Students often dread their summer job.
While it’s their dream to land a job in their future field of work, or in an office environment, most people don’t realize that the skills one develops from these typical student jobs, can be the ones that are the most valuable to land a career down the road.
Here are just some of the transferable skills that some typical student jobs can give you to add to your resume.
This is arguably one of the of the most valuable things you’ll gain from working in retail. Every job you will have in your life will involve customer service in some way, and even if you’re not working with customers directly, customer service skills can also be valuable when dealing with situations within the workplace with your colleagues.
Working in retail you’ll quickly learn to think on your feet, and problem solve. You never know what will get thrown your way in terms of customers, or other employees.
If you’re working in retail, you’ll more than likely be working at the cash register at some point or another. This isn’t the type of math they teach you in math class – it’s practical math that can really be useful moving forward in any career.
Food & Beverage Industry
Everyone knows that a huge part of working in the food and beverage industry is earning tips. And in order to be successful in that, you’ll need to be results oriented. The food and beverage industry teaches you to optimize and adapt to make every customer’s experience the best it can be. After all, great customer service equals great tips.
Working in this industry, you quickly realize that not all customers are the same. This ability to adapt to different customers will help you develop excellent communication skills. Communication skills are key because every job will require you to talk to at least a few, if not a wide number of people.
Working in the service industry are not always set – you definitely won’t be working the typical 9-5 gig. Therefore, you’ll quickly learn to adapt your lifestyle and manage your time to make it work. Learning these time management skills will help you become more organized, and eventually give you the ability to balance multiple projects at once.
Babysitter or Nanny
Patience is a virtue when working with children of any age. Having the ability to look at a chaotic situation and be patient, even when it’s easy to get upset, or panic, is a critical skill. Patience is something that can come in handy when working in any environment, whether it involves working with difficult customers/colleagues or problem solving when things aren’t going your way.
Thinking on your feet is crucial to keeping kids entertained. Creativity is something that is useful in any career sector, and having that ability to think of creative solutions is a skill that many people lack, and one that is critical in the working world.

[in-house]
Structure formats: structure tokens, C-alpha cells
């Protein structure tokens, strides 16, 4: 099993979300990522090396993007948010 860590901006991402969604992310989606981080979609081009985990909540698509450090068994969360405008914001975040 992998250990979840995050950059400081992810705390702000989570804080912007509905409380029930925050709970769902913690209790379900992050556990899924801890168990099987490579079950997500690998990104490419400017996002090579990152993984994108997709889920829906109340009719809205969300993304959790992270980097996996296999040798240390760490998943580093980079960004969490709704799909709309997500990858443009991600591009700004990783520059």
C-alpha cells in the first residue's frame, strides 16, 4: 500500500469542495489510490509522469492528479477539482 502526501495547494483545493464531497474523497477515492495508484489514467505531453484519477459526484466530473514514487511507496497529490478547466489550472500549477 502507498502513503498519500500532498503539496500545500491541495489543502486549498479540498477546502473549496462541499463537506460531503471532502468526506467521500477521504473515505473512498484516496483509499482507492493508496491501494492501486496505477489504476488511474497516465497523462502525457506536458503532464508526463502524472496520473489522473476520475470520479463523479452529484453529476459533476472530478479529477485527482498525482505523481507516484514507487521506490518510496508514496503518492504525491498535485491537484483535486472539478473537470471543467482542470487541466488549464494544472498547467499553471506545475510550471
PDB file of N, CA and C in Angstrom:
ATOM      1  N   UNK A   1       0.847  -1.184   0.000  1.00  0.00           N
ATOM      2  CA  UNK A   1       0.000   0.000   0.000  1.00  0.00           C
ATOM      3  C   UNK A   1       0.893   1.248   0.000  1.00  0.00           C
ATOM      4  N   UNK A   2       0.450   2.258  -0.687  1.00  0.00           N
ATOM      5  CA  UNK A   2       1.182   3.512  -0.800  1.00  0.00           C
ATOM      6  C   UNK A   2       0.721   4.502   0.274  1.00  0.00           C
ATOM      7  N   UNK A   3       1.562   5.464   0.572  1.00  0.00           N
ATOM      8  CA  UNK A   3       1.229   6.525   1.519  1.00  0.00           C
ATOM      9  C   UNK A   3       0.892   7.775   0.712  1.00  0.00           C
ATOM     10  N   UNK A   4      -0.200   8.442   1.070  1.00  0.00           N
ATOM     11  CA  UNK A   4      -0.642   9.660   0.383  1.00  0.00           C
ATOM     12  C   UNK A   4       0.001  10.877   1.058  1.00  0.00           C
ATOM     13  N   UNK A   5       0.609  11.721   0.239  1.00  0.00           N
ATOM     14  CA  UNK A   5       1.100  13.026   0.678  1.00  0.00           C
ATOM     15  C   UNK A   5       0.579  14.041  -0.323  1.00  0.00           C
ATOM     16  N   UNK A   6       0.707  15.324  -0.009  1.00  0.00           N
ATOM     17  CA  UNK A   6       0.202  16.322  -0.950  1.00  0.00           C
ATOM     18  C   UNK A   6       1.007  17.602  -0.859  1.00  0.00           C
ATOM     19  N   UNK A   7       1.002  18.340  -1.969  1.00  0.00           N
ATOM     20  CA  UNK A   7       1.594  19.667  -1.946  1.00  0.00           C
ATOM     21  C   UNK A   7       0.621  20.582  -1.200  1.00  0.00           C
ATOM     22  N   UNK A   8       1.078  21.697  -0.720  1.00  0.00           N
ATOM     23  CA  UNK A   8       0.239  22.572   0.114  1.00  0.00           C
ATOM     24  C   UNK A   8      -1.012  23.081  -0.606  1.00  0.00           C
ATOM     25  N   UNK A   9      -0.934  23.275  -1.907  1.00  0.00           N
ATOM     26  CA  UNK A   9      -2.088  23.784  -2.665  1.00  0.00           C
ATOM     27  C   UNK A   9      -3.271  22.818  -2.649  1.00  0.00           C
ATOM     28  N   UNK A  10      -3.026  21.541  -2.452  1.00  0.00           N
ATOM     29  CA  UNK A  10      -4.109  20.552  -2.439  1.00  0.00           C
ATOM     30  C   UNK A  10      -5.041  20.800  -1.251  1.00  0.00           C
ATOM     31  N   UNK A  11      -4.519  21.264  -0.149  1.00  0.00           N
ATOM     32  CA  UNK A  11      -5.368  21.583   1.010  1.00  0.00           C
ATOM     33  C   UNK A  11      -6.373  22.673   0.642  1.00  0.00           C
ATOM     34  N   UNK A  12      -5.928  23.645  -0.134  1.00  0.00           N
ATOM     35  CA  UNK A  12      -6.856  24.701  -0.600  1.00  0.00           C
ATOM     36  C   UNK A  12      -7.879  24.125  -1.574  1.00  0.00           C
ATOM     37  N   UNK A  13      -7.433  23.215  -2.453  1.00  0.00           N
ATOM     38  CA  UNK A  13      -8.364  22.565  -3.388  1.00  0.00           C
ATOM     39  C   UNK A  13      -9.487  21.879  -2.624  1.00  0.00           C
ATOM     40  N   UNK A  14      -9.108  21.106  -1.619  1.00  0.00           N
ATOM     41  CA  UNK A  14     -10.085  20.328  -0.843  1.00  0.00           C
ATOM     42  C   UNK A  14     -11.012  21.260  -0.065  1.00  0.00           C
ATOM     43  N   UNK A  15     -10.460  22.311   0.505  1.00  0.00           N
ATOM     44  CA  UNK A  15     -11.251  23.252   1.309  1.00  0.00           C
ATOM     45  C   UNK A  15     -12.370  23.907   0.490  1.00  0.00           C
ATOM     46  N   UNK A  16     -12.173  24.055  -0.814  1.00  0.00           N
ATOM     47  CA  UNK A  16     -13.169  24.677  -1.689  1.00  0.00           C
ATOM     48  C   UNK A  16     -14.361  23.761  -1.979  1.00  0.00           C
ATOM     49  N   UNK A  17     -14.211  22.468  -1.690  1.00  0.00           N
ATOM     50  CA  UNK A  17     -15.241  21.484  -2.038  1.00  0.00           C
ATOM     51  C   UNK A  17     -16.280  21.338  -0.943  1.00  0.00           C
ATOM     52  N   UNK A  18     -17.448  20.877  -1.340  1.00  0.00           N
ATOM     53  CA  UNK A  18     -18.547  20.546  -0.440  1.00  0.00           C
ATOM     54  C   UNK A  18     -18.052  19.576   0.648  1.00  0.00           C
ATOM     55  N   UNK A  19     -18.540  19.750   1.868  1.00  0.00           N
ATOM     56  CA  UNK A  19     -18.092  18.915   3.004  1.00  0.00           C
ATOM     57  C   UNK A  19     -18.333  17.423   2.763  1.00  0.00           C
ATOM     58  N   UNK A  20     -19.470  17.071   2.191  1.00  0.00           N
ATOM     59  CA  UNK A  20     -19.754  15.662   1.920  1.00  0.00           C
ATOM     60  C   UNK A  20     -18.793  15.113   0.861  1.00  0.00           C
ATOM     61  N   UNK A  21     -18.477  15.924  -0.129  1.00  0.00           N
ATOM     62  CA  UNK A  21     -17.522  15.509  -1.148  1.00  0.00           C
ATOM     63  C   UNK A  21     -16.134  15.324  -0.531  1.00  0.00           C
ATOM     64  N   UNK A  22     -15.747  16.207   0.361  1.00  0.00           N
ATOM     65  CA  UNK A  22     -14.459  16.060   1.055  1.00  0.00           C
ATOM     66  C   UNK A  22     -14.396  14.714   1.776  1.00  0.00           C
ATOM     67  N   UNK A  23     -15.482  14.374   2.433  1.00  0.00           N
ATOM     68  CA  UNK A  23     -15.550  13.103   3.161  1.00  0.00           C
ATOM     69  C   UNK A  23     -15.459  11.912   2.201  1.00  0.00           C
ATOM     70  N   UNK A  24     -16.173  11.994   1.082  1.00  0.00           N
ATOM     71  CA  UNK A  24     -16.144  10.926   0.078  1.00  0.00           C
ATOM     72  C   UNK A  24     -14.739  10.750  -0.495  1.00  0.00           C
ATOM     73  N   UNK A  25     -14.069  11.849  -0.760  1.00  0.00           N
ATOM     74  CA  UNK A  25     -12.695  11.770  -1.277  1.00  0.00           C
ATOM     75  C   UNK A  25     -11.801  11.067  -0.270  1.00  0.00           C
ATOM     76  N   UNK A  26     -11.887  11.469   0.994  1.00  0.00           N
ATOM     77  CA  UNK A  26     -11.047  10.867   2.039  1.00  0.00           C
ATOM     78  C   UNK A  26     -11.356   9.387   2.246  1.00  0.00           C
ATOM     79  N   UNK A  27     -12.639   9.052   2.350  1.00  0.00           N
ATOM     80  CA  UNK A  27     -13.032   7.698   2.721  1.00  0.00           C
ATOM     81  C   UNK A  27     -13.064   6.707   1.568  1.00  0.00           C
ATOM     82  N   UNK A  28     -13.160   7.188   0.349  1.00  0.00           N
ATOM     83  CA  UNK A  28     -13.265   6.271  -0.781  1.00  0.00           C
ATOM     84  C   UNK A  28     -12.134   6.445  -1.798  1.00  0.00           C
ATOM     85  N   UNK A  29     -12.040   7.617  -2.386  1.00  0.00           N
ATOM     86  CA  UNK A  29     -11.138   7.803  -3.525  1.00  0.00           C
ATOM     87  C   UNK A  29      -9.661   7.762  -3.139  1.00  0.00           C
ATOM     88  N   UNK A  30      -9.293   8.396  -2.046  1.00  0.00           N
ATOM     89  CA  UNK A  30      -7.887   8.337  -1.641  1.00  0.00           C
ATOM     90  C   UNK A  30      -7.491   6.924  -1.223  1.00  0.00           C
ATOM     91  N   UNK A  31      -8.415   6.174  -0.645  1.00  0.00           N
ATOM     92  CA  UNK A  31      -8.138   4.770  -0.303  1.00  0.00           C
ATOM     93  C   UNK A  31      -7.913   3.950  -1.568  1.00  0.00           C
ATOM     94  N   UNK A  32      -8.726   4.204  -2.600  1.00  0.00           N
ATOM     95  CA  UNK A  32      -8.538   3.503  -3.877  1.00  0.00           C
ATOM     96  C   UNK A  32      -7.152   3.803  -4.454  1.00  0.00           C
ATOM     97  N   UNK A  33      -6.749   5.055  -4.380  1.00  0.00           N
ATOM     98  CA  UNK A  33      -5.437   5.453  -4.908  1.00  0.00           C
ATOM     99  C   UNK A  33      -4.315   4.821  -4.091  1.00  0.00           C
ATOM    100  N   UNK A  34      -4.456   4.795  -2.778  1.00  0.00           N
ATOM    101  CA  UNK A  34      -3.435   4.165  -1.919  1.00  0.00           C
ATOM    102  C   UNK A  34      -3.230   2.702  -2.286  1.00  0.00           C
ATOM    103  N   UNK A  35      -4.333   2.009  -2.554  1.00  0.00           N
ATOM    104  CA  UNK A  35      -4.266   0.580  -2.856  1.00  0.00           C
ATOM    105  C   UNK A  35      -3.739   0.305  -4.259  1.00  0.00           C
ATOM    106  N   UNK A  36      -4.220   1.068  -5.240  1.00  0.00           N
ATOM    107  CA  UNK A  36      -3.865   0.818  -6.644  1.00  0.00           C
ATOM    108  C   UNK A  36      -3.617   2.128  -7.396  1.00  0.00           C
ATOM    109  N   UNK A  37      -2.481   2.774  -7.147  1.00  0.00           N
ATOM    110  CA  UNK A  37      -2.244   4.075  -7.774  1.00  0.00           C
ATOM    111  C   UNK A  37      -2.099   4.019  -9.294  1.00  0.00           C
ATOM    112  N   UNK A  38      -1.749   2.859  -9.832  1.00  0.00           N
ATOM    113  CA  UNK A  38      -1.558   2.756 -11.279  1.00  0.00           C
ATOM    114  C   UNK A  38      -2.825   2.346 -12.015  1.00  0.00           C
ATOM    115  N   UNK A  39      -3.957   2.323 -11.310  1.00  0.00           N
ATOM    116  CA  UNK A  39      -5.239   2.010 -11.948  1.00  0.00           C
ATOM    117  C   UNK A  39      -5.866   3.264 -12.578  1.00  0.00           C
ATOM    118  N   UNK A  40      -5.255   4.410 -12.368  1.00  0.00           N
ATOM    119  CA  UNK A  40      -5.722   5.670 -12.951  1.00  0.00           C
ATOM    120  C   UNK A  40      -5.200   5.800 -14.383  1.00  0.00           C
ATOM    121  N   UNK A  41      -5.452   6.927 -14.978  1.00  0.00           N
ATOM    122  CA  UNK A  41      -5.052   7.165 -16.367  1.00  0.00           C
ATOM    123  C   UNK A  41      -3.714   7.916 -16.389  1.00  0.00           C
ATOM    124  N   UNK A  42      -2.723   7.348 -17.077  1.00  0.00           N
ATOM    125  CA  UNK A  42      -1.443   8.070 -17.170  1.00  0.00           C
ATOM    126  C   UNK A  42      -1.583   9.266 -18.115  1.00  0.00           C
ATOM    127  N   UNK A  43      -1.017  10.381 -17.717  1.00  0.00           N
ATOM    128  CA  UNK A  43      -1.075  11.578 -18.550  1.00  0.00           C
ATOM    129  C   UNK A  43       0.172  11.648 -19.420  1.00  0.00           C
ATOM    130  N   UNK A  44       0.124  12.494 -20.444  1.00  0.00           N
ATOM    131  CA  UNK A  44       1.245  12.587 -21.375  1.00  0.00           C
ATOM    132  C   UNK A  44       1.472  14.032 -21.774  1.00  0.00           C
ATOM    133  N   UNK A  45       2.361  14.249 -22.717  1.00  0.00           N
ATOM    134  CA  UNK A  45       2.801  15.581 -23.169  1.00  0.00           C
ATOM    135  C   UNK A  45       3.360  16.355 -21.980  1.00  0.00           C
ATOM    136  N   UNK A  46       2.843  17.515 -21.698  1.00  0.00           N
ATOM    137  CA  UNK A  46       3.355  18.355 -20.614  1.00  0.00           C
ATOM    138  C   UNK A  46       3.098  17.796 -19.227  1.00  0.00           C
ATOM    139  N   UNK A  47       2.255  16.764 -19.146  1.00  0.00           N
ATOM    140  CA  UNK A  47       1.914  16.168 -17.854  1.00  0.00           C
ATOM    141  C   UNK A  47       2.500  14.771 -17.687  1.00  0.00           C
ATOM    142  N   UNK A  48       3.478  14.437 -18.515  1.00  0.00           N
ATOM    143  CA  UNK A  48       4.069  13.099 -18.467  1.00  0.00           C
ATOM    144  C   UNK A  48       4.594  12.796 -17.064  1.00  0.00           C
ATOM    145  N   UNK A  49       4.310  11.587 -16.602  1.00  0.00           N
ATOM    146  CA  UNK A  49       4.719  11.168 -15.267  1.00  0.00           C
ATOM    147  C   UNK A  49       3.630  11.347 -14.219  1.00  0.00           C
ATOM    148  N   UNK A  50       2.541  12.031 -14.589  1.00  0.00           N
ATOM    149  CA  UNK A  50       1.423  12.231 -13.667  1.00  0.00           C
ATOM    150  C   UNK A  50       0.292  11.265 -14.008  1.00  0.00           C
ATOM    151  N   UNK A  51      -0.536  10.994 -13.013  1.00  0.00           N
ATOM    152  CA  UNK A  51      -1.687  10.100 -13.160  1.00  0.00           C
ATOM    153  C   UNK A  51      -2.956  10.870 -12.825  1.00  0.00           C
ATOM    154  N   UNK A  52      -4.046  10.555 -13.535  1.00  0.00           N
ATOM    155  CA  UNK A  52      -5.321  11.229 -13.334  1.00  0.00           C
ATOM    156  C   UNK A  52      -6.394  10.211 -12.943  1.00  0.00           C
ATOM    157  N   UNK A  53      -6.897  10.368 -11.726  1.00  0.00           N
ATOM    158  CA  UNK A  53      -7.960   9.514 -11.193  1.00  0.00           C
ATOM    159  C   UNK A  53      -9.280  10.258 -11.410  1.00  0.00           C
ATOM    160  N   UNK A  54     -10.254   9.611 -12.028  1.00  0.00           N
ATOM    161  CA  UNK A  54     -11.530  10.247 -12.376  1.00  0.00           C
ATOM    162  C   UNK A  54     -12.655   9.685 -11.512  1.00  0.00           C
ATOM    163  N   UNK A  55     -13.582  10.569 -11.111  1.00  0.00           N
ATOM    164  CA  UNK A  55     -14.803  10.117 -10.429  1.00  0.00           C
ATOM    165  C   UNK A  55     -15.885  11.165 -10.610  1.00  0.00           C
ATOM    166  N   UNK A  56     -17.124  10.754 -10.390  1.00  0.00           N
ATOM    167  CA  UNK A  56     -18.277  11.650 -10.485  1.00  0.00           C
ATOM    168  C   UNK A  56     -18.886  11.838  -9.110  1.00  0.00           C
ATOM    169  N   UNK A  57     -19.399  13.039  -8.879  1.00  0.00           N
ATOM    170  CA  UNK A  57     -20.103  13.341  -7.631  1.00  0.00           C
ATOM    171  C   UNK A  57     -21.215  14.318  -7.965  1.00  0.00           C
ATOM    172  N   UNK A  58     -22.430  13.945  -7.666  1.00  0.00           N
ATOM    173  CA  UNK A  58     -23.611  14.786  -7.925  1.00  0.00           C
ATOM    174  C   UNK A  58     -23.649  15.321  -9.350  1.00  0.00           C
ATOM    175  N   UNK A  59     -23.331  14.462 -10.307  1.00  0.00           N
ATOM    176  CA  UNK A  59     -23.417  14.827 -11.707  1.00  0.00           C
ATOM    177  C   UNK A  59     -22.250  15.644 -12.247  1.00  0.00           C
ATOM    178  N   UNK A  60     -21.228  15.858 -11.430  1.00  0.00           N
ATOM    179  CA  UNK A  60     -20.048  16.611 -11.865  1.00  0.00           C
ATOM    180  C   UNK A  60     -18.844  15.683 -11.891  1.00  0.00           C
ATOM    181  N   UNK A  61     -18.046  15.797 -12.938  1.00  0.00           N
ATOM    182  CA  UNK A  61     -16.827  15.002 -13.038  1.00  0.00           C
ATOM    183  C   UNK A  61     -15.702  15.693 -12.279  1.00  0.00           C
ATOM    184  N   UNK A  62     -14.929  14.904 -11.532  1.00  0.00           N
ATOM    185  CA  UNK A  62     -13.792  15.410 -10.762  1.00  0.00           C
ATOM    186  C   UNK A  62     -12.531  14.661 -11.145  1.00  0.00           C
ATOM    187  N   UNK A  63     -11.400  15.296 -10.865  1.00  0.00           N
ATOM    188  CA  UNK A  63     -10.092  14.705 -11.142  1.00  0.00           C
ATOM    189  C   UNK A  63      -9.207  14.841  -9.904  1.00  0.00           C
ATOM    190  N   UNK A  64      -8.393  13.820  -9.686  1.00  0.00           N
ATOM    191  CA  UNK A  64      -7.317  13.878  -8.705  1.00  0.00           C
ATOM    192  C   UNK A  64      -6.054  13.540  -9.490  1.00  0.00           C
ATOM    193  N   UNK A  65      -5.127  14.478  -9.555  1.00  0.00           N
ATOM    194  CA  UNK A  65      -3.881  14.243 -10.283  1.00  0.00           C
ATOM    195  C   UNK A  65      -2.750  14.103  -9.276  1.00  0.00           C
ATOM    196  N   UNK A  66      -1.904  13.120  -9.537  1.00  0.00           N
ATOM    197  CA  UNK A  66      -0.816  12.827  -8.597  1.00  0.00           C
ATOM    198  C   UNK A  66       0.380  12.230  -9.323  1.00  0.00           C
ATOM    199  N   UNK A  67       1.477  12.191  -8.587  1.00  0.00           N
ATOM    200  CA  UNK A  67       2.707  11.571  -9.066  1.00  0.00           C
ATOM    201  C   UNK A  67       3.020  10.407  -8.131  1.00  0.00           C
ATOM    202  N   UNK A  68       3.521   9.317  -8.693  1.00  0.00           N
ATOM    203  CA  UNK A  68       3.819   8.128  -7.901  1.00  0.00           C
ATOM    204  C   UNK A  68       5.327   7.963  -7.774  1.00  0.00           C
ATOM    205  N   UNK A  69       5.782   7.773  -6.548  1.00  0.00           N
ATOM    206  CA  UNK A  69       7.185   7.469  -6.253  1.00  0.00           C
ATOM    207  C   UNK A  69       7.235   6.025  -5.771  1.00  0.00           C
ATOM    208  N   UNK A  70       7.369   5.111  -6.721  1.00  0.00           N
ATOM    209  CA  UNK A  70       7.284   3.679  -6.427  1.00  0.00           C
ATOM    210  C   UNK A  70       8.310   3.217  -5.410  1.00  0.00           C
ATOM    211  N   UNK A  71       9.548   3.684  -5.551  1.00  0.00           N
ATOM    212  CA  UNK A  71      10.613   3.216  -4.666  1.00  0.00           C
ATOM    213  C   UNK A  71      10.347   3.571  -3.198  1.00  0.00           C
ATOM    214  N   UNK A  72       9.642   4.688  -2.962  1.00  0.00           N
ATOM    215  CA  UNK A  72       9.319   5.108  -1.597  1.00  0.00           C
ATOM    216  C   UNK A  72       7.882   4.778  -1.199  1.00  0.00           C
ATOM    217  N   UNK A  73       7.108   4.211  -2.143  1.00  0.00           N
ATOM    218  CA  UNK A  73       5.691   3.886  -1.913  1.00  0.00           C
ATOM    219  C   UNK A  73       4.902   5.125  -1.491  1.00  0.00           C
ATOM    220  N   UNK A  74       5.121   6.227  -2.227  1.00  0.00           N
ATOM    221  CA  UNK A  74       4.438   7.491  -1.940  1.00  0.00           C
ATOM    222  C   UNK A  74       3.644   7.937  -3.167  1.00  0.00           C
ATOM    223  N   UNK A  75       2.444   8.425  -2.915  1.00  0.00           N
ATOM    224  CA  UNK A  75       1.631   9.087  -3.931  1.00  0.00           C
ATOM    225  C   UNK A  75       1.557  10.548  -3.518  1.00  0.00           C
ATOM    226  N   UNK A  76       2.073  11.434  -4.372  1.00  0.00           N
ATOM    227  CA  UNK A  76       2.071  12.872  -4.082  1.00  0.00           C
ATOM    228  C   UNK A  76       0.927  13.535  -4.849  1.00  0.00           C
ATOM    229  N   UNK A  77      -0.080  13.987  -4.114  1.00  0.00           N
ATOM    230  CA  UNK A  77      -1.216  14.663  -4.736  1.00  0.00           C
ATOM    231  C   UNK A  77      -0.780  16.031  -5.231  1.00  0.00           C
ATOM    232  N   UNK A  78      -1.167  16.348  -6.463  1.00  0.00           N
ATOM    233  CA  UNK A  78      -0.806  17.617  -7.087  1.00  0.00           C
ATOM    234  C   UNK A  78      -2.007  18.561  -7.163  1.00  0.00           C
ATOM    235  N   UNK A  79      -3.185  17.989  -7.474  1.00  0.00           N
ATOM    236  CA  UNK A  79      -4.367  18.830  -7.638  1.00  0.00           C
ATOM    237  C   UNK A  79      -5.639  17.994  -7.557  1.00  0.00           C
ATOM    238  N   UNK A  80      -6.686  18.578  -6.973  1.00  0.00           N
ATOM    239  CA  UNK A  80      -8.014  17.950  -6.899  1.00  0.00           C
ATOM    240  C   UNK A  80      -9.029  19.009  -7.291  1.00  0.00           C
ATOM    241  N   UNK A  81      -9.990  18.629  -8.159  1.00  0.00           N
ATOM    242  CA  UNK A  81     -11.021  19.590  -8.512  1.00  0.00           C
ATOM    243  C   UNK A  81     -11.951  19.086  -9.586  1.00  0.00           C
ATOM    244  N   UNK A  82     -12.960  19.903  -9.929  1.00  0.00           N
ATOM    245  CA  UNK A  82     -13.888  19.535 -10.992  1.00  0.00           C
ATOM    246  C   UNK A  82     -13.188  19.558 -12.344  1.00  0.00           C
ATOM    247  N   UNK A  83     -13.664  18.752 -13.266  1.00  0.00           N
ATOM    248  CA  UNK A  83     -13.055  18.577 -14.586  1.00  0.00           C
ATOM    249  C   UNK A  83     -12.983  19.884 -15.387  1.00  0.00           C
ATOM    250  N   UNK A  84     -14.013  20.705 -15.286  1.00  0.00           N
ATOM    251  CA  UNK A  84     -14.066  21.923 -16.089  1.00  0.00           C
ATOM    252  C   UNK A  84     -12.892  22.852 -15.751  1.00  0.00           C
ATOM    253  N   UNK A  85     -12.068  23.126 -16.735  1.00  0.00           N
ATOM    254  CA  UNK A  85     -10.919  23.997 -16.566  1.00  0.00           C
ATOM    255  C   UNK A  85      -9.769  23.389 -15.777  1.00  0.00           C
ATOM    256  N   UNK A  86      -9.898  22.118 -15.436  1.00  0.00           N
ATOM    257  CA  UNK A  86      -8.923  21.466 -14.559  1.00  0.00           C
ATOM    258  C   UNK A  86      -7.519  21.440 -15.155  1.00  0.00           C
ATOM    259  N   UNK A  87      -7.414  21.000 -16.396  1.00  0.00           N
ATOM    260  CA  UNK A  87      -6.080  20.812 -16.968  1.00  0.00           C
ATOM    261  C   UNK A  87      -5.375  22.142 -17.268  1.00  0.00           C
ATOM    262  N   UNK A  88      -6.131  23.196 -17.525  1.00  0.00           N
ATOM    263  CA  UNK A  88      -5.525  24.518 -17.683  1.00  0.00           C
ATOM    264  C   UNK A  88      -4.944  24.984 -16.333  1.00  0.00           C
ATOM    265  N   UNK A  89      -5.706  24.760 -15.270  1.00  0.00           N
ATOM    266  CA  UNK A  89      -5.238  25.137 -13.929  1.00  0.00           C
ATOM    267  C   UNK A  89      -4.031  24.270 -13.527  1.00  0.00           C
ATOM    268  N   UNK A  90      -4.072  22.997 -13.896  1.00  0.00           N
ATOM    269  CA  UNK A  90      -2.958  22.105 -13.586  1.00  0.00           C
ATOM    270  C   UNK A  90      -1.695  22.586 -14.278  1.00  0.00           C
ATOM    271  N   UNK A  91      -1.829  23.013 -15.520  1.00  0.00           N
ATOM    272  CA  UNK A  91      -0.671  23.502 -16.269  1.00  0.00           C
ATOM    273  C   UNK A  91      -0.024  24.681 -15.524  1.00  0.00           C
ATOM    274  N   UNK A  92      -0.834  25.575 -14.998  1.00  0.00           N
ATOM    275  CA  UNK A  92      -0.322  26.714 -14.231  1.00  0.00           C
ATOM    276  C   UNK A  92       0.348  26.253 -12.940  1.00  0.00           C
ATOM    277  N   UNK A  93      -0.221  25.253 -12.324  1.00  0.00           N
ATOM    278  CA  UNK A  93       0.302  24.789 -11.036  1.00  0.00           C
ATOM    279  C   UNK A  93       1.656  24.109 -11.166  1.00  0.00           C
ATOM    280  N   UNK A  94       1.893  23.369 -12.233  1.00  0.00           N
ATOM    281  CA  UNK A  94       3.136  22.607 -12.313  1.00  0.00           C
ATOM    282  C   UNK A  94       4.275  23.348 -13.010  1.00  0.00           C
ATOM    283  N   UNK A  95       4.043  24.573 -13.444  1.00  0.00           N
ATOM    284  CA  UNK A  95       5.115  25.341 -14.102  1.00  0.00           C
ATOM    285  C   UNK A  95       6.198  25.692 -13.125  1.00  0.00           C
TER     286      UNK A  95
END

When working as a babysitter or nanny, you are automatically given way more responsibility than many other people in regular part-time jobs. These jobs can teach you how to take charge and make executive decisions on behalf of other people. Plus, every single career requires the individual to take on some form of responsibility.
As with any job that requires the supervision of kids, being a lifeguard requires a higher level of responsibility than normal. It requires you to not only be on the ball the entire time you’re on your shift, but also be responsible for the safety of other people. This is an invaluable skill that will help you in any job going forward.
There is a high possibility that as a lifeguard, you will experience an emergency situation. This will require you to think on your feet. When dealing with high stress situations, you quickly learn how to problem solve.
People count on you for the safety of themselves and children, so having strong leadership skills and confidence is key to lifeguarding, and any other career you’ll have down the line. Whether you end up in a management position or not, every position requires you to possess leadership skills to some extent, so building these skills before you enter the full-time career force is very valuable.
Parents put their kids in camp for them to experience something different and fun. This will require you as the counselor to demonstrate exceptional creativity – coming up with different way to entertain kids, planning activities for the day, etc.
As a camp counselor, you will work with a variety of our counselors and camp directors, and often lean on them to help do your job successfully. One person can’t do everything, so learning early on how to work with a team and utilize other peoples skillset with your own, is one of the most critical skills for any workplace.
Think about it: as a camp counselor, your main job is to lead children of all ages. Although you may be leading kids that are significantly younger than you, these leadership skills are easily transferable to any future managerial opportunities you may have.